TASTE OF THE PAST
A city of 400 legends and 100 fairy tales could only be Istanbul, the mysterious city overlooking the Sea of Marmara, the Bosphorus Strait and the Golden Horn.
From ancient times before Islam it has been known that the tribes of the Arabian Peninsula had their own gods for whom altars or just stones were set up and on which they sacrificed animals.
In “The Big Wedding,” one of the two main characters in the Turkish shadow play Karagöz is getting married.
Nedim, who lived at the beginning of the 18th century, was one of dozens of Ottoman poets who openly expressed their interest in persons of their own sex.
Doodling has been around for centuries, maybe millennia; at its simplest, it is defined as sketching aimlessly or mindlessly.
From the earliest days of Islam, a distinction was made between what clothing a Muslim could wear and what a non-Muslim could wear.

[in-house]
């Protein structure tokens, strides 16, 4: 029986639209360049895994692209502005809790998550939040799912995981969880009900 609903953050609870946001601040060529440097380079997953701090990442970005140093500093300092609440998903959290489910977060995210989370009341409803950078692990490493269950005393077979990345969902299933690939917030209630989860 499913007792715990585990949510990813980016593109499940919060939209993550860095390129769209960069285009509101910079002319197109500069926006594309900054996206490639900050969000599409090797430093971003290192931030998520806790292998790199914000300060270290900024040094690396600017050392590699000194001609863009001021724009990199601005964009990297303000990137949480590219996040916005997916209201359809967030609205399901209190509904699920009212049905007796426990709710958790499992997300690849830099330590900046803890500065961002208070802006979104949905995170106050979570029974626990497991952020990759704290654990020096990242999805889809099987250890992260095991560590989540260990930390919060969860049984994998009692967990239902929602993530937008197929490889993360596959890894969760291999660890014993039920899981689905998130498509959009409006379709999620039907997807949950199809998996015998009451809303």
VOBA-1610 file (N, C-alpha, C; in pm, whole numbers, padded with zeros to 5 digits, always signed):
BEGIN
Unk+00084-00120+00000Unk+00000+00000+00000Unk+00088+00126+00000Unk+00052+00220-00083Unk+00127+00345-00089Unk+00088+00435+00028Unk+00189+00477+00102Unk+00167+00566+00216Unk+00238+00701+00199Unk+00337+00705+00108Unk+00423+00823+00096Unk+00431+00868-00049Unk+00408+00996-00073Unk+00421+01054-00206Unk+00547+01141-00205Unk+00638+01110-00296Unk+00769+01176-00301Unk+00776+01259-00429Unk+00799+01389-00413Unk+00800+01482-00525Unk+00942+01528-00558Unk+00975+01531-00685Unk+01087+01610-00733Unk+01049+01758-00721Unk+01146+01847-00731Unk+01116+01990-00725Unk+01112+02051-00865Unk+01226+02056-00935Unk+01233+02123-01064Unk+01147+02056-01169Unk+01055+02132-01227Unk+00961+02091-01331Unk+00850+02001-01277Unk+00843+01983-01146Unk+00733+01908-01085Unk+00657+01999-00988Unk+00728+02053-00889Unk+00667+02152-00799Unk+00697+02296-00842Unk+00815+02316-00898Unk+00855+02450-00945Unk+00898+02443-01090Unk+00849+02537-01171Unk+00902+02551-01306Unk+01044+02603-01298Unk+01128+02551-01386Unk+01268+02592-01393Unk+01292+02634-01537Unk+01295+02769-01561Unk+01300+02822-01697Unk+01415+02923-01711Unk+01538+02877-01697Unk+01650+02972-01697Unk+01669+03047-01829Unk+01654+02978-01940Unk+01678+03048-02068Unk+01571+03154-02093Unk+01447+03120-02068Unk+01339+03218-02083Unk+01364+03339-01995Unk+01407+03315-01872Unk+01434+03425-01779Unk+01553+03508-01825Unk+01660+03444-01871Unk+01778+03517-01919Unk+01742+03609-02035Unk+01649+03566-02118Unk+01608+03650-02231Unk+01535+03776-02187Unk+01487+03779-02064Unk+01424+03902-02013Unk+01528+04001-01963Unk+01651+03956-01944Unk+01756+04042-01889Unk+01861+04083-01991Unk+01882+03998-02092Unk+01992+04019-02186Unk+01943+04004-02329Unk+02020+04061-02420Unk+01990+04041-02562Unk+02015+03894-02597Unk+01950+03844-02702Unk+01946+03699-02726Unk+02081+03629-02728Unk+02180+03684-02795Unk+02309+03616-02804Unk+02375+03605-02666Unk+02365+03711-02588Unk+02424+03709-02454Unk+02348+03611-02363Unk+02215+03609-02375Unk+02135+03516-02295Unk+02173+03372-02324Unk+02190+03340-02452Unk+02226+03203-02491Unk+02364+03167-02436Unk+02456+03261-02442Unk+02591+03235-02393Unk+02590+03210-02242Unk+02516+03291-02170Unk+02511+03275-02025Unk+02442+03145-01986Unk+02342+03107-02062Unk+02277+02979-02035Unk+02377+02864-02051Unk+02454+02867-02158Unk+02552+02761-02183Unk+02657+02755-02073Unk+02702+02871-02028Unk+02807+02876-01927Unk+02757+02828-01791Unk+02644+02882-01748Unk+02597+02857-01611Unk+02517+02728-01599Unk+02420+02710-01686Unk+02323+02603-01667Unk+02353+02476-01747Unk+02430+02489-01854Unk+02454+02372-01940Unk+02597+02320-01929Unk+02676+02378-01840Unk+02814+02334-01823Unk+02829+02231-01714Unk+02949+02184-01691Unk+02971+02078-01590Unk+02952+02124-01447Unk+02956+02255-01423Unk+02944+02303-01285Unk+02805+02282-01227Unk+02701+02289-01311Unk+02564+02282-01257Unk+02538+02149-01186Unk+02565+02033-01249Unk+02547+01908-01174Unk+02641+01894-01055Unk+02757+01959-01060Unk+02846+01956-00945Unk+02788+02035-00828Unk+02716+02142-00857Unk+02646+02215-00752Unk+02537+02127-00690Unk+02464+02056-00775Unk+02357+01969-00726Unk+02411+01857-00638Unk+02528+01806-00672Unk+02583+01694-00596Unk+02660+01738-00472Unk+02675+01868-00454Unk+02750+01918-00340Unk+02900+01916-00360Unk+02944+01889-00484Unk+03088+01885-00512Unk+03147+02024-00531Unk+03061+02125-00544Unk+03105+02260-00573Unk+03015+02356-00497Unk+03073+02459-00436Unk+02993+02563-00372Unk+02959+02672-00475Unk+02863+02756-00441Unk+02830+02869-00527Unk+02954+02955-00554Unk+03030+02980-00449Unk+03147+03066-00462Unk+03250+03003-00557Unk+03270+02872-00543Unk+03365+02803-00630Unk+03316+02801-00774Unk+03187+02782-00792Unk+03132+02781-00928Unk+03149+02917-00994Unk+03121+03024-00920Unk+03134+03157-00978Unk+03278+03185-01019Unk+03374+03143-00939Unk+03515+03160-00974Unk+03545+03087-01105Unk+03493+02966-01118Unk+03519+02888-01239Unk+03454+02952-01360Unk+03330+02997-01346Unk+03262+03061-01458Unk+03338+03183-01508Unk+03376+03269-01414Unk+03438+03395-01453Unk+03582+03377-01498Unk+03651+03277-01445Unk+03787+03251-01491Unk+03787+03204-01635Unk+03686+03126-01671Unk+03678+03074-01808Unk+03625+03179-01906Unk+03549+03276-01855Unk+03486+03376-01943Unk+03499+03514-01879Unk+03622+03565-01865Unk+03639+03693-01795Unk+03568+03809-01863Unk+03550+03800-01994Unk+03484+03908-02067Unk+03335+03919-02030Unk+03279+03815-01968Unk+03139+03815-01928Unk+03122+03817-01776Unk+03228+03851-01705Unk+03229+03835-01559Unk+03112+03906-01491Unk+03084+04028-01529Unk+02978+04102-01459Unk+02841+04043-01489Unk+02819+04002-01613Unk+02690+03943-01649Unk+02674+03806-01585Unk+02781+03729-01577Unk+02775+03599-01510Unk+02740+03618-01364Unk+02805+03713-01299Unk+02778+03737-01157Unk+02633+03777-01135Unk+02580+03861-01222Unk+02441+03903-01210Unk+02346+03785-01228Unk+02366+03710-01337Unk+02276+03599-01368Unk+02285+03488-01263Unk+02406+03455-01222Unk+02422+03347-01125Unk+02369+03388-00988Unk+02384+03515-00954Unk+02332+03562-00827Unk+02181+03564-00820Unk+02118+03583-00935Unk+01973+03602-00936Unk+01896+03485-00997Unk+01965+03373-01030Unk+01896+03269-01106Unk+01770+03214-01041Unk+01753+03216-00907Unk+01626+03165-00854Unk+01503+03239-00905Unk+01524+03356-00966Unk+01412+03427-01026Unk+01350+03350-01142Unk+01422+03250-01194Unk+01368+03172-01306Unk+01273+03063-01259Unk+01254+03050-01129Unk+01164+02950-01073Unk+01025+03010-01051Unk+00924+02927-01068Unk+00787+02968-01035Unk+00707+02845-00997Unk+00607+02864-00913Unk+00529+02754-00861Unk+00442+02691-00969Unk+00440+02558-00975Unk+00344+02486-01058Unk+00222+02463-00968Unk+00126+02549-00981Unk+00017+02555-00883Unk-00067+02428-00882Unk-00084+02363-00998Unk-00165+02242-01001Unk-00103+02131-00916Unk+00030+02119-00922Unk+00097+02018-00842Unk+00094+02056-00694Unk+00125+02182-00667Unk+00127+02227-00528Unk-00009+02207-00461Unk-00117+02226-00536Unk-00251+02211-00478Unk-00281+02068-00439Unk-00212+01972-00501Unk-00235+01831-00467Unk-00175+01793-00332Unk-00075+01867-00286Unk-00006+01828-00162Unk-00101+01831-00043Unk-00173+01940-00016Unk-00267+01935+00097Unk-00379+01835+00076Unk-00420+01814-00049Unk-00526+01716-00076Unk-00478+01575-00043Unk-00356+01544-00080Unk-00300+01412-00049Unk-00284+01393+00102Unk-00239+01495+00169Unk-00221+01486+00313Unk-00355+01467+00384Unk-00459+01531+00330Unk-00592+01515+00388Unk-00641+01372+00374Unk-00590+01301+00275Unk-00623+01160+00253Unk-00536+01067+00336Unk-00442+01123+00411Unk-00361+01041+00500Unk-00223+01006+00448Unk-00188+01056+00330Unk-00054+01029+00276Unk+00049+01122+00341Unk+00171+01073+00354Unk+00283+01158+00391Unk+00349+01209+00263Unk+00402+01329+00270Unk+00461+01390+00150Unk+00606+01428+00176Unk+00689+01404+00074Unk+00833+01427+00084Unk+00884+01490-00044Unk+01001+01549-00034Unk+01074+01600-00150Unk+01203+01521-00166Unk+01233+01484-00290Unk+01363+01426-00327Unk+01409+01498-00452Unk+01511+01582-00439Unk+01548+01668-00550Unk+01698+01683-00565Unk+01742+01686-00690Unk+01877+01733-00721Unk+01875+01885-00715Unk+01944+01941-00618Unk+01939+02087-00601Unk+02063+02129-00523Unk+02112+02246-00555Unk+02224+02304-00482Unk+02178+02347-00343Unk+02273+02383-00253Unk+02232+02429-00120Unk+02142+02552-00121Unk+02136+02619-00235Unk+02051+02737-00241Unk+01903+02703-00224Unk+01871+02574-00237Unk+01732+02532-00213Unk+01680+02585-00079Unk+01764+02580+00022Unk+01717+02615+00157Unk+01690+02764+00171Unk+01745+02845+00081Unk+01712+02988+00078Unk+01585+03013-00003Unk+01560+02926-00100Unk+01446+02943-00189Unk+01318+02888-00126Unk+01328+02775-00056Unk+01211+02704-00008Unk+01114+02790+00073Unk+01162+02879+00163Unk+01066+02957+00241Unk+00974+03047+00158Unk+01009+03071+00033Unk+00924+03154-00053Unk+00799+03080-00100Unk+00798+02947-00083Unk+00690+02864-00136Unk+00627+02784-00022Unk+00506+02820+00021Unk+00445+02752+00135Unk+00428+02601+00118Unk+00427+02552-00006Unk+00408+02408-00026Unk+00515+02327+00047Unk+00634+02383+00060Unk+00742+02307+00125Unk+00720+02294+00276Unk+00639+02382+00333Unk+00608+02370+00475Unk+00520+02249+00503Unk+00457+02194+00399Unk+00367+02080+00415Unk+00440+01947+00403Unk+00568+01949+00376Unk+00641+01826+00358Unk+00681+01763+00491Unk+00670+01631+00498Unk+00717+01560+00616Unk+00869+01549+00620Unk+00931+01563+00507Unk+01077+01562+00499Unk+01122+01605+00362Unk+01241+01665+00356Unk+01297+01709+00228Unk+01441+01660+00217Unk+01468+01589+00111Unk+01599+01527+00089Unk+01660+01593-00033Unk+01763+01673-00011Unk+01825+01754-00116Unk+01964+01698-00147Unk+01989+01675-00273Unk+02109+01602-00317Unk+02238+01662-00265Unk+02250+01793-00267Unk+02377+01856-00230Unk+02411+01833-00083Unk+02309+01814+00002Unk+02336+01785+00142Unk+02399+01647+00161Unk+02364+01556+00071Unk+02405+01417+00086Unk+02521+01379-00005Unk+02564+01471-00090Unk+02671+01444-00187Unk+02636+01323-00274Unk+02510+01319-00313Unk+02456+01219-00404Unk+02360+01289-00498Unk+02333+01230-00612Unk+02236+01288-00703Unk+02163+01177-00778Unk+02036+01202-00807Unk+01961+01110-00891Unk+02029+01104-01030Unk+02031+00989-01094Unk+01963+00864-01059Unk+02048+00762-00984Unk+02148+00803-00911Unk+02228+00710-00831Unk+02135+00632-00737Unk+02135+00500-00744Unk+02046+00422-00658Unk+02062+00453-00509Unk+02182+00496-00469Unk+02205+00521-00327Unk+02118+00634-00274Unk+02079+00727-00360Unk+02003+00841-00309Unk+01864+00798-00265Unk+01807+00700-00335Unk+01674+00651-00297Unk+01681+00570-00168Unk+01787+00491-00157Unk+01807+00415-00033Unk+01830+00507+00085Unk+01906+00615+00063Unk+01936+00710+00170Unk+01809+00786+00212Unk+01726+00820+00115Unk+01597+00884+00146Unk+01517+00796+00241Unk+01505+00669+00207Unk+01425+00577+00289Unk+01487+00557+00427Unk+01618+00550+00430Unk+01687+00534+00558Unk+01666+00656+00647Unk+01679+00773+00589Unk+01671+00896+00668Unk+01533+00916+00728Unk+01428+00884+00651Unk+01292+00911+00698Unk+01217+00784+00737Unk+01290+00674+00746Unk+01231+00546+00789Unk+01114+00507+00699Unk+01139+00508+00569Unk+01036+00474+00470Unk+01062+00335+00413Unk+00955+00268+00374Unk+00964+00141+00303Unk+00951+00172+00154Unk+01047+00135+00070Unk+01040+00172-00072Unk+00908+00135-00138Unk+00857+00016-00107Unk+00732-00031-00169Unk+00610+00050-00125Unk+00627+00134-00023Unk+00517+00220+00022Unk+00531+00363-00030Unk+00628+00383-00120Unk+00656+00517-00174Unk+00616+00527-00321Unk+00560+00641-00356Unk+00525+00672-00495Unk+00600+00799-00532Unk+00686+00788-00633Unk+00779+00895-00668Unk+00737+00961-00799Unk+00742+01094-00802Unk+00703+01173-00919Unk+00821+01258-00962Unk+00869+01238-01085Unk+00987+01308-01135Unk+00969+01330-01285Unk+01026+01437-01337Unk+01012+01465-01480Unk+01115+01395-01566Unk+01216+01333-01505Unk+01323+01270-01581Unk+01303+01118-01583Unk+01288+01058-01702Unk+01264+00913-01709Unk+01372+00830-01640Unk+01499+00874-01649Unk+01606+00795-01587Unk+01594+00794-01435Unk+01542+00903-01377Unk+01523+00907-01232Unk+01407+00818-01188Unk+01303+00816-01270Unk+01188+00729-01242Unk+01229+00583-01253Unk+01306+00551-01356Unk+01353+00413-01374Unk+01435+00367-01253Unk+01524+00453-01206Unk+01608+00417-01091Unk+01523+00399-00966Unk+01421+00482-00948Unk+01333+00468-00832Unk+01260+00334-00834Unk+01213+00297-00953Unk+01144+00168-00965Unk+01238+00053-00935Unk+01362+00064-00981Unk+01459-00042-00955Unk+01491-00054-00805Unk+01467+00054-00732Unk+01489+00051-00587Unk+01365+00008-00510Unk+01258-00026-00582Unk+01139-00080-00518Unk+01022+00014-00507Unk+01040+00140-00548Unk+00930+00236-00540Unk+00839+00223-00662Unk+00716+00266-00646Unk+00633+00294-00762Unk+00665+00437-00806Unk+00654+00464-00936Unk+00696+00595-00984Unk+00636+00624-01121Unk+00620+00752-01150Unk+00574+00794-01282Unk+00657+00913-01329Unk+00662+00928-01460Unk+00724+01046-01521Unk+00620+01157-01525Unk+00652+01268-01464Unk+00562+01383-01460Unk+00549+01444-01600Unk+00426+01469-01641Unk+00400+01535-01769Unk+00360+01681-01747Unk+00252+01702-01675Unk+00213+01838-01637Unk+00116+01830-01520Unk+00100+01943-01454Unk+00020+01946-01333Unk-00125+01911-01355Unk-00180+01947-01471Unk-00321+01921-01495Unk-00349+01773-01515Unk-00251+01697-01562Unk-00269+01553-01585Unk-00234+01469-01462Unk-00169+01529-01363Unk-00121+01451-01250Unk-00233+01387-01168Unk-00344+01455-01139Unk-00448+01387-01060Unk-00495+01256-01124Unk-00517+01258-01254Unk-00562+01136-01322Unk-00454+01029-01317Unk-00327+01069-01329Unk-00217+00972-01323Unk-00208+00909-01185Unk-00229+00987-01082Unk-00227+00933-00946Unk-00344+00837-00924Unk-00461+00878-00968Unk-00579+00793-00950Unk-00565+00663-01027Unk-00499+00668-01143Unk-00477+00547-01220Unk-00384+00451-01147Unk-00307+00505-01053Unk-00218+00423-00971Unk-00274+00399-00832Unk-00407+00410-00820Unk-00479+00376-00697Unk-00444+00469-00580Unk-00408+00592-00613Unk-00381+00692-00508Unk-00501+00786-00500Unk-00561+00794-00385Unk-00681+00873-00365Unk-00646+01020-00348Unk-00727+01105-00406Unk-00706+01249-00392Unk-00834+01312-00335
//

For the Ottomans, the concept of ambassador as someone who was stationed in a foreign country where he represented his own country was late in coming.
The cry “Boza” stridently rings out on the streets of Istanbul during the evenings at this time of year. It is a drink with origins extending far back in the Middle and Far East.
The guild in Ottoman times can be defined as an association of craftsmen and tradesmen who dealt with the same products and who banded together for their mutual benefit.
Thanks to five remarkable men in the first quarter of the 18th century, the Ottoman Turks finally got their own printing press
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